A lack of available school administrators means public schools should consider looking outside public education to fill some leadership positions, the state’s education commissioner says.
During an interview following a committee meeting at the Capitol last week, Dr. Tom Kimbrell said school districts should consider hiring proven, outside leaders – entrepreneurs, engineers, plant managers, etc. – as principals and superintendents.
He suggested that some districts – perhaps larger ones such as the Little Rock School District – could be successful with leaders trained in finance and management who could delegate certain academics-related duties to others.
“I guess the question is, is the only avenue to become an educational leader the old avenue of, ‘I teach for so many years, and then I go to a college or university program’?” he said.
Kimbrell said that the additional responsibilities of school administrators make it harder to find educators willing to leave the classroom to take the jobs. Many teachers are effective and making decent money in their current positions.
The problem is especially acute in certain parts of the state, where the Department of Education sometimes must rely on teachers who serve only reluctantly as administrators simply to save the school, he said. In some cases, perhaps an inspired business leader could take that job.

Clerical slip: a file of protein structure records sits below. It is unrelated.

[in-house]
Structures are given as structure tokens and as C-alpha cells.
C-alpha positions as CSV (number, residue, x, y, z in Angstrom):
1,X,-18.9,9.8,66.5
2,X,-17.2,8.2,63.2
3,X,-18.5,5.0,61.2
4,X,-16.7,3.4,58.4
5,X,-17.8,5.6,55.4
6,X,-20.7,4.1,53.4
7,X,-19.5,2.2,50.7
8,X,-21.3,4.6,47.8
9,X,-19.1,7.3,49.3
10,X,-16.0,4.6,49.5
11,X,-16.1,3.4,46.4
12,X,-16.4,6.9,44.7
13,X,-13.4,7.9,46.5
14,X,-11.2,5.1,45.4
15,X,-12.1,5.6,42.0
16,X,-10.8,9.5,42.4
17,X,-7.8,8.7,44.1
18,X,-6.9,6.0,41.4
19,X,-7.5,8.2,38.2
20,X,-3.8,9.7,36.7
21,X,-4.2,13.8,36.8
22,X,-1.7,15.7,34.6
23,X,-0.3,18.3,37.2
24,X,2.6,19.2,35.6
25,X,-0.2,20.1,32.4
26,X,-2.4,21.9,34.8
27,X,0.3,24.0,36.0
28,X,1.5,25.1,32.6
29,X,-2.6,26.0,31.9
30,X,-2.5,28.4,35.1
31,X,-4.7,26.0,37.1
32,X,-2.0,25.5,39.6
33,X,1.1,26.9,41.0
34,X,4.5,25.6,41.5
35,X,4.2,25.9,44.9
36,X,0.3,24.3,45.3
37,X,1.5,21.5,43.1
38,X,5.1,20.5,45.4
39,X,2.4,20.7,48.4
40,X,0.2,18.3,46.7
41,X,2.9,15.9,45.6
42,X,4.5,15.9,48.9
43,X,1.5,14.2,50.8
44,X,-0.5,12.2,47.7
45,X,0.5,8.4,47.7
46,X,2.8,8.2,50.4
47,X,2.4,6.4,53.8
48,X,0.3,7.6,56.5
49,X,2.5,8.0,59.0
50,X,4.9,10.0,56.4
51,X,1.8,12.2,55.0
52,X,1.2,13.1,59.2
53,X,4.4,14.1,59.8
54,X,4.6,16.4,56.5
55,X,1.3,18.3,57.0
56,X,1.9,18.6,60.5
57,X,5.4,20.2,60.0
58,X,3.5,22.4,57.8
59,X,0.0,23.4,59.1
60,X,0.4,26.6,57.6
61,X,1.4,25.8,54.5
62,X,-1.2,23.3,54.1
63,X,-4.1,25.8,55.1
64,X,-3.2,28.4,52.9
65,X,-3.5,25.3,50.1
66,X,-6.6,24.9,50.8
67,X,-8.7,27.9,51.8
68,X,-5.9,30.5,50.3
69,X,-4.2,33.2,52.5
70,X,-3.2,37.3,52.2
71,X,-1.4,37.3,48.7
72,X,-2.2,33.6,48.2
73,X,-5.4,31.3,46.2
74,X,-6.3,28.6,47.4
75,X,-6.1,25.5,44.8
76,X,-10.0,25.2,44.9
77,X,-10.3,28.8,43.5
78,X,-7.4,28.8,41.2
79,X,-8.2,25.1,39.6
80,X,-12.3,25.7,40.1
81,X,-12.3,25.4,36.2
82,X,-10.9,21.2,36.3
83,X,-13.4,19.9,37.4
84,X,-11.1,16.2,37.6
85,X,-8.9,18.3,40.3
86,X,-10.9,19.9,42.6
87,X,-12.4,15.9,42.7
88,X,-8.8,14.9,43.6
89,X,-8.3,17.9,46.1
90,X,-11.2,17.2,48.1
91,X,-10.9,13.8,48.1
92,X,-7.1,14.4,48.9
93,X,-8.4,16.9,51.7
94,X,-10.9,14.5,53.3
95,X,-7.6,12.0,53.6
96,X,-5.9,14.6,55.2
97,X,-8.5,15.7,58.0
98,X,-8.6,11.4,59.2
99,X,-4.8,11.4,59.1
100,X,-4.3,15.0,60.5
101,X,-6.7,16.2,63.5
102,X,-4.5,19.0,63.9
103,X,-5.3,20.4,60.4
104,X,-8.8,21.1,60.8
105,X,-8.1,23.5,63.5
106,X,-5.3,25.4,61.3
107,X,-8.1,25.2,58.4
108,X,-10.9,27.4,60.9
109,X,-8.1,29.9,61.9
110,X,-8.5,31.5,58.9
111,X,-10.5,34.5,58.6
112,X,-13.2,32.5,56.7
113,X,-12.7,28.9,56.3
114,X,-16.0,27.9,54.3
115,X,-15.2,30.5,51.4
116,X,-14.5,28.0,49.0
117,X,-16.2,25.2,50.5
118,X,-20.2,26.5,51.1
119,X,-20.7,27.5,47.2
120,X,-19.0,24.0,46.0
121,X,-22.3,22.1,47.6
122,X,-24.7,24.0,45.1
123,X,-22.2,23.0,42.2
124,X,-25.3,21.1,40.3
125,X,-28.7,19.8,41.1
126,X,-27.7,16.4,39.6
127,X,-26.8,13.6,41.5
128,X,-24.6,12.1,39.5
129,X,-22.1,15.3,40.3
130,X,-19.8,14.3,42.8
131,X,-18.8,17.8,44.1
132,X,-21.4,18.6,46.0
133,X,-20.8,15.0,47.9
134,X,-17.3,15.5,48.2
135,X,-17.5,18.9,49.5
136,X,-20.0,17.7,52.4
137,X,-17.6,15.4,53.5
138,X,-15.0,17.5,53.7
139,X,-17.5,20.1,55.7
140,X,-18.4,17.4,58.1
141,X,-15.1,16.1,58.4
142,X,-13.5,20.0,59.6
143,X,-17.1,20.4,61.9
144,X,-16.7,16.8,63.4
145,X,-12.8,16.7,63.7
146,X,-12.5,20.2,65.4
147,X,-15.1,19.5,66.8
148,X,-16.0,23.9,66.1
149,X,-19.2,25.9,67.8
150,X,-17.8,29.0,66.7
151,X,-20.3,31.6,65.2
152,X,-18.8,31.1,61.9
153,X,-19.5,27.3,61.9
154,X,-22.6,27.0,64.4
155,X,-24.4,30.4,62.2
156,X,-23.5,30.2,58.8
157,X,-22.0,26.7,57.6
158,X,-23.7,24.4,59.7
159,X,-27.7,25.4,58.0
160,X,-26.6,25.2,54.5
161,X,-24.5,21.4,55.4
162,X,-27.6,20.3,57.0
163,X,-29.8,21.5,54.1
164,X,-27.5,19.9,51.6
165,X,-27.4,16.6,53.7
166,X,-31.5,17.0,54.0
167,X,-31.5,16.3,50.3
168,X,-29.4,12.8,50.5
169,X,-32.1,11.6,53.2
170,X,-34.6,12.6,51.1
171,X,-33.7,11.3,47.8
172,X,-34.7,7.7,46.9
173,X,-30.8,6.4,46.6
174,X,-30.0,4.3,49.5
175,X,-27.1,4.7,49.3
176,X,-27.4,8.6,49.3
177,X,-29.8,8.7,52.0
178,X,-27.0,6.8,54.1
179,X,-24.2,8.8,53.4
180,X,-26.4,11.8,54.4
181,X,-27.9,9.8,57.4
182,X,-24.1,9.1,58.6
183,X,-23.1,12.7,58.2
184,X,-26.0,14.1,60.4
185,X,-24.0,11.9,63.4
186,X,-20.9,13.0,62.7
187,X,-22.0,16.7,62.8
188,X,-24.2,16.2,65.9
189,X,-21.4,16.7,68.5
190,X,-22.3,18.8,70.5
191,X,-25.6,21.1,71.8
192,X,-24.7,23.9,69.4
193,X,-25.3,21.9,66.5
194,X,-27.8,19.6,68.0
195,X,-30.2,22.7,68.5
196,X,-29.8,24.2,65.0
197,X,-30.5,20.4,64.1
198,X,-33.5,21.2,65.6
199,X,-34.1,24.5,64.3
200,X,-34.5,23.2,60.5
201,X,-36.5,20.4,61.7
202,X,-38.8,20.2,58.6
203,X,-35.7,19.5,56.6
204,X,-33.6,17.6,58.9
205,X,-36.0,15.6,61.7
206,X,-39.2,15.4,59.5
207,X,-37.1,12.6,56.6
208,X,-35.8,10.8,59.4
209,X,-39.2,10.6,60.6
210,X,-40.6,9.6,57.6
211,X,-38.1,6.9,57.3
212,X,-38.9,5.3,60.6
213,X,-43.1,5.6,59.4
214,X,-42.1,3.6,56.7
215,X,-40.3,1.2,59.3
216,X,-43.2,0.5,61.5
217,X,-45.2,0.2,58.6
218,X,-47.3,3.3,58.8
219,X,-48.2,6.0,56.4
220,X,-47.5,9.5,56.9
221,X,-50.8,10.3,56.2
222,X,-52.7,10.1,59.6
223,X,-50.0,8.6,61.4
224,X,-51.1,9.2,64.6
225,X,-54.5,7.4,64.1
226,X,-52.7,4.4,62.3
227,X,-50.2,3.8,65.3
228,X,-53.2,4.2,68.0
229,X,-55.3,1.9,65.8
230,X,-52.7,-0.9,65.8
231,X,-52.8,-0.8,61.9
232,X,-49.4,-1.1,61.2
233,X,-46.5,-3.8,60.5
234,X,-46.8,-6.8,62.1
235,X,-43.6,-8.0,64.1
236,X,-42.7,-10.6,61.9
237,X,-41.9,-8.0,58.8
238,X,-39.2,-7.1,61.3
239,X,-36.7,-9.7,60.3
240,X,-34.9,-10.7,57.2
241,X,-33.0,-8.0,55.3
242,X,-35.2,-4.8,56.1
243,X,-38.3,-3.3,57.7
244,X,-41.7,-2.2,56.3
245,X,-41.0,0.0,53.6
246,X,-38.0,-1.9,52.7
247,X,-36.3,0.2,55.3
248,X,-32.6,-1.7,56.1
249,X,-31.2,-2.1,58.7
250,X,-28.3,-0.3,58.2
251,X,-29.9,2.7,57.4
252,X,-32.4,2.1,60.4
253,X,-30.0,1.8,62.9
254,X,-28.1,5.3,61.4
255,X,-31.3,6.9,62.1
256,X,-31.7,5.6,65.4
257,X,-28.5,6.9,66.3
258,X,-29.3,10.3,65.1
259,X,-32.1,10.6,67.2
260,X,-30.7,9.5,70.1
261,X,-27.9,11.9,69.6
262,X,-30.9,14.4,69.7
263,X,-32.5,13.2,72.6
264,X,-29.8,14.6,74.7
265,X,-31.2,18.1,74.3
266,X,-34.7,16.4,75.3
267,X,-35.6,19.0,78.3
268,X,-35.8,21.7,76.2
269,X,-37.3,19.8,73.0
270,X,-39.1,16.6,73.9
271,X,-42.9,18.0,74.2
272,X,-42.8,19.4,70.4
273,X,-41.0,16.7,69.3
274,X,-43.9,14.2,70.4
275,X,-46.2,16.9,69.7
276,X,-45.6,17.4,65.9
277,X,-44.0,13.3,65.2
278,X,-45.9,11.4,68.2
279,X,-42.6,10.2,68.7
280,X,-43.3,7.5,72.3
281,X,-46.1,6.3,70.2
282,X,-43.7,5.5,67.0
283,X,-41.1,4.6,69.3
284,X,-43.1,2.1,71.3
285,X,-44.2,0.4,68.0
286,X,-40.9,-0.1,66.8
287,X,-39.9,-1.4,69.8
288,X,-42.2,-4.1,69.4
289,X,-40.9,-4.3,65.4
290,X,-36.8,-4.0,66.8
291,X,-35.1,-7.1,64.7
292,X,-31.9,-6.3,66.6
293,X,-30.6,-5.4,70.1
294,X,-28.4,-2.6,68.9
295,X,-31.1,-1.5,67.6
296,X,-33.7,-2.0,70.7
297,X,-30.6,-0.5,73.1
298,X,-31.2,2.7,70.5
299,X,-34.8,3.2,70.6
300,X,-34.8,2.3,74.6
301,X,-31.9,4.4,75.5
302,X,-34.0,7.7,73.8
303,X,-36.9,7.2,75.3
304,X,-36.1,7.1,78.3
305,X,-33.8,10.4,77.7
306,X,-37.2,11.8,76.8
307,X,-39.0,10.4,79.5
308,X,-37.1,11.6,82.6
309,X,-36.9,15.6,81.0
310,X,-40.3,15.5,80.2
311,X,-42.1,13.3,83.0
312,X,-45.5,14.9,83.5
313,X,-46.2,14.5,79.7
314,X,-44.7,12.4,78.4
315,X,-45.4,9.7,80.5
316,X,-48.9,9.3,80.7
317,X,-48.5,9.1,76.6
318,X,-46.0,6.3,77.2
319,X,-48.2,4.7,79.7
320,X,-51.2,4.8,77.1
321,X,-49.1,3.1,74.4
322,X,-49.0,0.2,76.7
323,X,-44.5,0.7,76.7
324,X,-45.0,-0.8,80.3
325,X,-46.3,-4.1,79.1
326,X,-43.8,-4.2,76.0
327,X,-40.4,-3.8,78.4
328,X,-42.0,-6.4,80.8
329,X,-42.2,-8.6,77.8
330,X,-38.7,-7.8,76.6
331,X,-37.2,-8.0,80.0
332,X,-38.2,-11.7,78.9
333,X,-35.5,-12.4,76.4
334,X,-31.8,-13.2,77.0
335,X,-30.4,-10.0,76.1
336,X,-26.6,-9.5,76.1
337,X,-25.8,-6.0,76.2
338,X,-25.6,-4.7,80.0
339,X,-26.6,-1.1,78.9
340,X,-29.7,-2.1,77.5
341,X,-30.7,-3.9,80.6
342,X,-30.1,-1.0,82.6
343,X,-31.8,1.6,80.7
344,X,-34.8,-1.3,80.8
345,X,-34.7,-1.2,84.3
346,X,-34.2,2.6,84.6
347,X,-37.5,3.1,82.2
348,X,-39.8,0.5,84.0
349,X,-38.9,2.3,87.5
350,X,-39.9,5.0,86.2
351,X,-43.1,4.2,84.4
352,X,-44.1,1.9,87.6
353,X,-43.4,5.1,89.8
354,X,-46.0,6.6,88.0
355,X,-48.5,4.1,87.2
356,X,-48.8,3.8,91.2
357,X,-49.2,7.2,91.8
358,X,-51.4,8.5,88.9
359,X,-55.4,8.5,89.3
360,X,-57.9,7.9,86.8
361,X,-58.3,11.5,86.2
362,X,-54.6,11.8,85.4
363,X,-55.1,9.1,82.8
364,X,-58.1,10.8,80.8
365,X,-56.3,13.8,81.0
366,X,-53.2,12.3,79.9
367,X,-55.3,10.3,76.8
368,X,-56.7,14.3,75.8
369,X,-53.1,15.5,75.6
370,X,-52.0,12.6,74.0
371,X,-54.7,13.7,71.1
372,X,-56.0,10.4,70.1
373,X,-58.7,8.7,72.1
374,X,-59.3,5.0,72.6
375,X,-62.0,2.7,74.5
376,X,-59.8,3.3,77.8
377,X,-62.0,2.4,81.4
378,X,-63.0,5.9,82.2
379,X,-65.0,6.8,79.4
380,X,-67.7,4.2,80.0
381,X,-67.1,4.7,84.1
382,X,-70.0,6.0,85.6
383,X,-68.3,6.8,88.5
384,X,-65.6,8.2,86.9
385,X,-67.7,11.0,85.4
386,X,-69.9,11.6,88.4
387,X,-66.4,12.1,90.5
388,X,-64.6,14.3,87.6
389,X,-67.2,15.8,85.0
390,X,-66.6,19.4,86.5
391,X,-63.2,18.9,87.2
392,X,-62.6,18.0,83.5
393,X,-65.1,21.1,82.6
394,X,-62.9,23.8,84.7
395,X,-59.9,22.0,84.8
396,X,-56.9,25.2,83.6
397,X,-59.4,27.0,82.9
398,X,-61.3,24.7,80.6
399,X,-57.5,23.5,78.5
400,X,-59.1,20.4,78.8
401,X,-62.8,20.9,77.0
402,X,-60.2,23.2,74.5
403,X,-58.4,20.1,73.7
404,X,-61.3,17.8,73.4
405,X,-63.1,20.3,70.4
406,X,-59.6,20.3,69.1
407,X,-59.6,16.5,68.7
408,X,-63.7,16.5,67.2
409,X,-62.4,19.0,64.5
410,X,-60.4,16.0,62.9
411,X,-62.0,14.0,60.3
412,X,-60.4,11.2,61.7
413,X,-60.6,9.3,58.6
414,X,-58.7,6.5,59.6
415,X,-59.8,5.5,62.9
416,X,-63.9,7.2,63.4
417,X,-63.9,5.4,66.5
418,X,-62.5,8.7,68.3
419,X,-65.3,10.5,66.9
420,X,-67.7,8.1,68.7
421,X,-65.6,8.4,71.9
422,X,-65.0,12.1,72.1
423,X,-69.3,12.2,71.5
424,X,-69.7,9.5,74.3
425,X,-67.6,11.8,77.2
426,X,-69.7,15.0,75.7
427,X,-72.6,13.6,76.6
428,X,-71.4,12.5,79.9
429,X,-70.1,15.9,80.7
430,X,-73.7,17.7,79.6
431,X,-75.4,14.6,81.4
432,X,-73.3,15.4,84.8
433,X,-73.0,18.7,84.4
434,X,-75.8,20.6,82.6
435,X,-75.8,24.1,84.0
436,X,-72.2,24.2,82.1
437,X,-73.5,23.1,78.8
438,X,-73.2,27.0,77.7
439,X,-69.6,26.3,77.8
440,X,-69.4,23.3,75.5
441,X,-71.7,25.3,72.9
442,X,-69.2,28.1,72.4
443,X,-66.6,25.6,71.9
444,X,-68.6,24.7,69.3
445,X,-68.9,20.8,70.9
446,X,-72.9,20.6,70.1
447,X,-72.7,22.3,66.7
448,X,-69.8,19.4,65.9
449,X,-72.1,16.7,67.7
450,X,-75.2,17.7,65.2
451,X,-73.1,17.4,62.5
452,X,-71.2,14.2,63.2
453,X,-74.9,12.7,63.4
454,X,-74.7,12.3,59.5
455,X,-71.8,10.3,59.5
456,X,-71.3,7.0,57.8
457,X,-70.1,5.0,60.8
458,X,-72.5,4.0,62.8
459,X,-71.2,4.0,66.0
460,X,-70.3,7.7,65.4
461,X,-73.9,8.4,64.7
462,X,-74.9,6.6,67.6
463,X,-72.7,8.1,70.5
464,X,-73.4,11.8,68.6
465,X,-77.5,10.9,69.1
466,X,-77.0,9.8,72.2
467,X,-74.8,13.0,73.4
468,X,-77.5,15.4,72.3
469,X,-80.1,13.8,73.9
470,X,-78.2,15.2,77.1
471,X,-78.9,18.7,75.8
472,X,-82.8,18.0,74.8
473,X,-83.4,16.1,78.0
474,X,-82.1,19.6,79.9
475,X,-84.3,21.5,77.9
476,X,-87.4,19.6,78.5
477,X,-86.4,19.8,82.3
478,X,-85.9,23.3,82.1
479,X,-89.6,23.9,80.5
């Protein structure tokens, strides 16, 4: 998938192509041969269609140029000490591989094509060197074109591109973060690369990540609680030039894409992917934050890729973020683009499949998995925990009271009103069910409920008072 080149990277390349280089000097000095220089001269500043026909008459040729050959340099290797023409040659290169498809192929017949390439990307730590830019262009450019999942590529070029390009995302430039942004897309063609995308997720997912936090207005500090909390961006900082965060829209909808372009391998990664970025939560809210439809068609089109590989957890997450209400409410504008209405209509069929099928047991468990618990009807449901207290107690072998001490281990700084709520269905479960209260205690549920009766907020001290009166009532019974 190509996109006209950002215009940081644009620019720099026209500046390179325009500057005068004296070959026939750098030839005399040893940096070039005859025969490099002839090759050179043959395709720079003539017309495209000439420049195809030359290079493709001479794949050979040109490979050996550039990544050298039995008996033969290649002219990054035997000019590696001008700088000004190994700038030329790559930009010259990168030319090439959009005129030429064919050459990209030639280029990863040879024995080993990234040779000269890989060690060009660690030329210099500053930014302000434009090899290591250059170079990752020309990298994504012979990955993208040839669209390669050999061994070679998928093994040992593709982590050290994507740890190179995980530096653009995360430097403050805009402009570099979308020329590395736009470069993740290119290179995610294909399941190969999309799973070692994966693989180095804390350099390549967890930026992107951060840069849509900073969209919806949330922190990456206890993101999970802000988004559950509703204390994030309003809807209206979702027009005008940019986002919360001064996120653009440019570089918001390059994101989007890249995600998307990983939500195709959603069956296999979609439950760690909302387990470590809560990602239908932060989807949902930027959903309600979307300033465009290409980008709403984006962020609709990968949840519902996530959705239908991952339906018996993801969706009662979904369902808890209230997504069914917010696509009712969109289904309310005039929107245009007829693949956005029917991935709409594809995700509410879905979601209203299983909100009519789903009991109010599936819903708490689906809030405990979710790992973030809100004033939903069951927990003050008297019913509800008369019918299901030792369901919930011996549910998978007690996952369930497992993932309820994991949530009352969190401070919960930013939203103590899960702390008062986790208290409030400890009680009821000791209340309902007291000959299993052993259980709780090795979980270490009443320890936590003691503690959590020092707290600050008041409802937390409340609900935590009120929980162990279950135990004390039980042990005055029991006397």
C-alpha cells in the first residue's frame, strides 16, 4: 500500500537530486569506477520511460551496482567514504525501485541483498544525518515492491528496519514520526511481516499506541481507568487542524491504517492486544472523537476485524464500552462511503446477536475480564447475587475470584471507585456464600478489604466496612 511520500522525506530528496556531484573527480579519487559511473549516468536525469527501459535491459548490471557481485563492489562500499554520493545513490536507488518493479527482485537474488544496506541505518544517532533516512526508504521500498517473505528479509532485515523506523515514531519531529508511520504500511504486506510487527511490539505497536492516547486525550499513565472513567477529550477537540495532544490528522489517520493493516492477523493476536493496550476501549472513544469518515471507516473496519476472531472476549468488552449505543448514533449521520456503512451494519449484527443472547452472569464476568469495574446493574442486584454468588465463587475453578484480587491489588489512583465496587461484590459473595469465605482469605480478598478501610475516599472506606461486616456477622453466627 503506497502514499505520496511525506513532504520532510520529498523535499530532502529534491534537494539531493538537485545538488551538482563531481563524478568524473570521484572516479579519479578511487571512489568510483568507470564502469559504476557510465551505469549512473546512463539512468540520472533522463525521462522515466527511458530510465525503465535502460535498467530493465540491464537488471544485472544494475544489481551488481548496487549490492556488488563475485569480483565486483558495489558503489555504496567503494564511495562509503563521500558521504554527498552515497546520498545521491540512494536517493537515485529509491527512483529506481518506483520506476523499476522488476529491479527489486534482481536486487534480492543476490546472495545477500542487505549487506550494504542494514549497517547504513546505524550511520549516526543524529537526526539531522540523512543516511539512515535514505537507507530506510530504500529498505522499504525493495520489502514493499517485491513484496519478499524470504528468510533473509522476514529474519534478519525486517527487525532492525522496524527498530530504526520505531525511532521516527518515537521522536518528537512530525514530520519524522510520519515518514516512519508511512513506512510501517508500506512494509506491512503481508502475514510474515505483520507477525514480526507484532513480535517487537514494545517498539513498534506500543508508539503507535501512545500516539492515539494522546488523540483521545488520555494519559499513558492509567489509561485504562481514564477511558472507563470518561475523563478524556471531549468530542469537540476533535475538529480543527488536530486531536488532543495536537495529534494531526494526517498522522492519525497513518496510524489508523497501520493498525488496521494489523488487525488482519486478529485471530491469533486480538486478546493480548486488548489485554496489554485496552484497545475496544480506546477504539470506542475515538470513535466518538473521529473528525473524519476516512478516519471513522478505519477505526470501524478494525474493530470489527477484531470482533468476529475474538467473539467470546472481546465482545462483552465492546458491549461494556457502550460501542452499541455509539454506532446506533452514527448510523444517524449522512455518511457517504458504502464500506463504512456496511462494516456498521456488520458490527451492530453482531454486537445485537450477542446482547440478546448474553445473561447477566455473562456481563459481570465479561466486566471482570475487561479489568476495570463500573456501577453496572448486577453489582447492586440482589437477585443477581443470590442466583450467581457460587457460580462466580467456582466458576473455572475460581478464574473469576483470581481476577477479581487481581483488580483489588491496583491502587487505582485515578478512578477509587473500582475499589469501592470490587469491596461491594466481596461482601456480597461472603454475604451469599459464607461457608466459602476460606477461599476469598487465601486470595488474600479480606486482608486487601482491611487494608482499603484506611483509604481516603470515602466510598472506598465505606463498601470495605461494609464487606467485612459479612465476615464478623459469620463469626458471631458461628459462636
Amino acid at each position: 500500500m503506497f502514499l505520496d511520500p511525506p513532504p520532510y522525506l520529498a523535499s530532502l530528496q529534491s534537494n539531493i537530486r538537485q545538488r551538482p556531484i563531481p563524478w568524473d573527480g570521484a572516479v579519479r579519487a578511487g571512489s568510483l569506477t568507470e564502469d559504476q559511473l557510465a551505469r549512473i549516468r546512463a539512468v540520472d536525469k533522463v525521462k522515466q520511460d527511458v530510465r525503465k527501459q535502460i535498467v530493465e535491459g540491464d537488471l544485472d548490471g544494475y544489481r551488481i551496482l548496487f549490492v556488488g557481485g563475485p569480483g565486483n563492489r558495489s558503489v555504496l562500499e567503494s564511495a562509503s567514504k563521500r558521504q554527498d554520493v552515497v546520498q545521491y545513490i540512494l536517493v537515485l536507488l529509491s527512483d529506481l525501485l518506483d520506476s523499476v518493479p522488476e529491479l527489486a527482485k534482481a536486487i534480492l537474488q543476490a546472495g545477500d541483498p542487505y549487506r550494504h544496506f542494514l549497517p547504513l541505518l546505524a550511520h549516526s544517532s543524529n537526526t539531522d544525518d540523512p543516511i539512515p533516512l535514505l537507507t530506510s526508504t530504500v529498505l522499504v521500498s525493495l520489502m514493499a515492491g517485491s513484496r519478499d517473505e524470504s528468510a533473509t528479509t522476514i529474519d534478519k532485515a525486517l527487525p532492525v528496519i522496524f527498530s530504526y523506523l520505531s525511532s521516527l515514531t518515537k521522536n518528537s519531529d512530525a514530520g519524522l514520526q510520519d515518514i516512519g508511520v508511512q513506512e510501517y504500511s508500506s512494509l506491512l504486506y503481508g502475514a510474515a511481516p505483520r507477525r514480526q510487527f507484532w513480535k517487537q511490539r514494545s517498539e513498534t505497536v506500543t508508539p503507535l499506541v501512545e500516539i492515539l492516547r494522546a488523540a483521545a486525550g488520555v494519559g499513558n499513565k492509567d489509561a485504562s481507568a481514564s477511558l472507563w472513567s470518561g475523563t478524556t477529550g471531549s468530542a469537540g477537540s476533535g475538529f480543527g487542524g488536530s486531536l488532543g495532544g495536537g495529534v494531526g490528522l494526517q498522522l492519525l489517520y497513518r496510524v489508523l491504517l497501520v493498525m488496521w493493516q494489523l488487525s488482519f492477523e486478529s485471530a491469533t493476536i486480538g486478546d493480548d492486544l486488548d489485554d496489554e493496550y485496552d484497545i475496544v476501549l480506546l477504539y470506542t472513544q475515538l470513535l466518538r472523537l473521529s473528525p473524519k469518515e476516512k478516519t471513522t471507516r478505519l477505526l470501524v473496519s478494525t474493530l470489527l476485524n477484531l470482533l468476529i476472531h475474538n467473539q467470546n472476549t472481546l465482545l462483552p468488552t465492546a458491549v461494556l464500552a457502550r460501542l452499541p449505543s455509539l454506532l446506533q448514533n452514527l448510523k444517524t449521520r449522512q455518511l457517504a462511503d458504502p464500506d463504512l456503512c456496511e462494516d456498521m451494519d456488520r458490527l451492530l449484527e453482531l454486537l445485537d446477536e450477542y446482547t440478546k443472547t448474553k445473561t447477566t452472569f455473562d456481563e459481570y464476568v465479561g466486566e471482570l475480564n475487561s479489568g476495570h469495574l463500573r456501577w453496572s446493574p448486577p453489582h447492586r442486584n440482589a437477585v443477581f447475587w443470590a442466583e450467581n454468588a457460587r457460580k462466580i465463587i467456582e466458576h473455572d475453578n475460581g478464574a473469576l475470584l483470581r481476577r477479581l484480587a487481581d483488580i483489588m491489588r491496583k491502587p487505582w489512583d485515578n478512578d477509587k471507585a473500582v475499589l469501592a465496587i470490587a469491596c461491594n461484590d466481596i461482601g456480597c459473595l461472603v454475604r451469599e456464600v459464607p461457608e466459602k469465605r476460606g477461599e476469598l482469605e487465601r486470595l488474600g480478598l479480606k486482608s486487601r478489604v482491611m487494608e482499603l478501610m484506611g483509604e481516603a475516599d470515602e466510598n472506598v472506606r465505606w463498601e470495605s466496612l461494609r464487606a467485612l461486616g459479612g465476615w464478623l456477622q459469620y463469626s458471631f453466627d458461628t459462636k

“I’m sitting here looking at some of these school districts that we have had to take over, and when I start asking who will go help me, who will go be the superintendent in school district A, I can’t find any takers,” he said.
Kimbrell said that the Department of Education will not file any bills to create alternative paths to school leadership this session, but he is trying to start a dialogue. He said some in public education have questioned the idea.
“There’s a little pushback, particularly from colleges and universities, and a little pushback from current leadership in schools, but I think we just have to have the conversation about it,” he said.
Dr. Richard Abernathy, executive director of the Arkansas Association of Educational Administrators, said his group would participate in that conversation.
“We have been saying for years that more and more pressure has been placed upon administrators so that it has become hard to recruit for those positions,” he said. “When good teachers look at what they make in the classroom compared to the additional pressure of administrators with their compensation, they choose to stay in the classroom. I see this as a problem, but it isn’t new and has been coming for years.”
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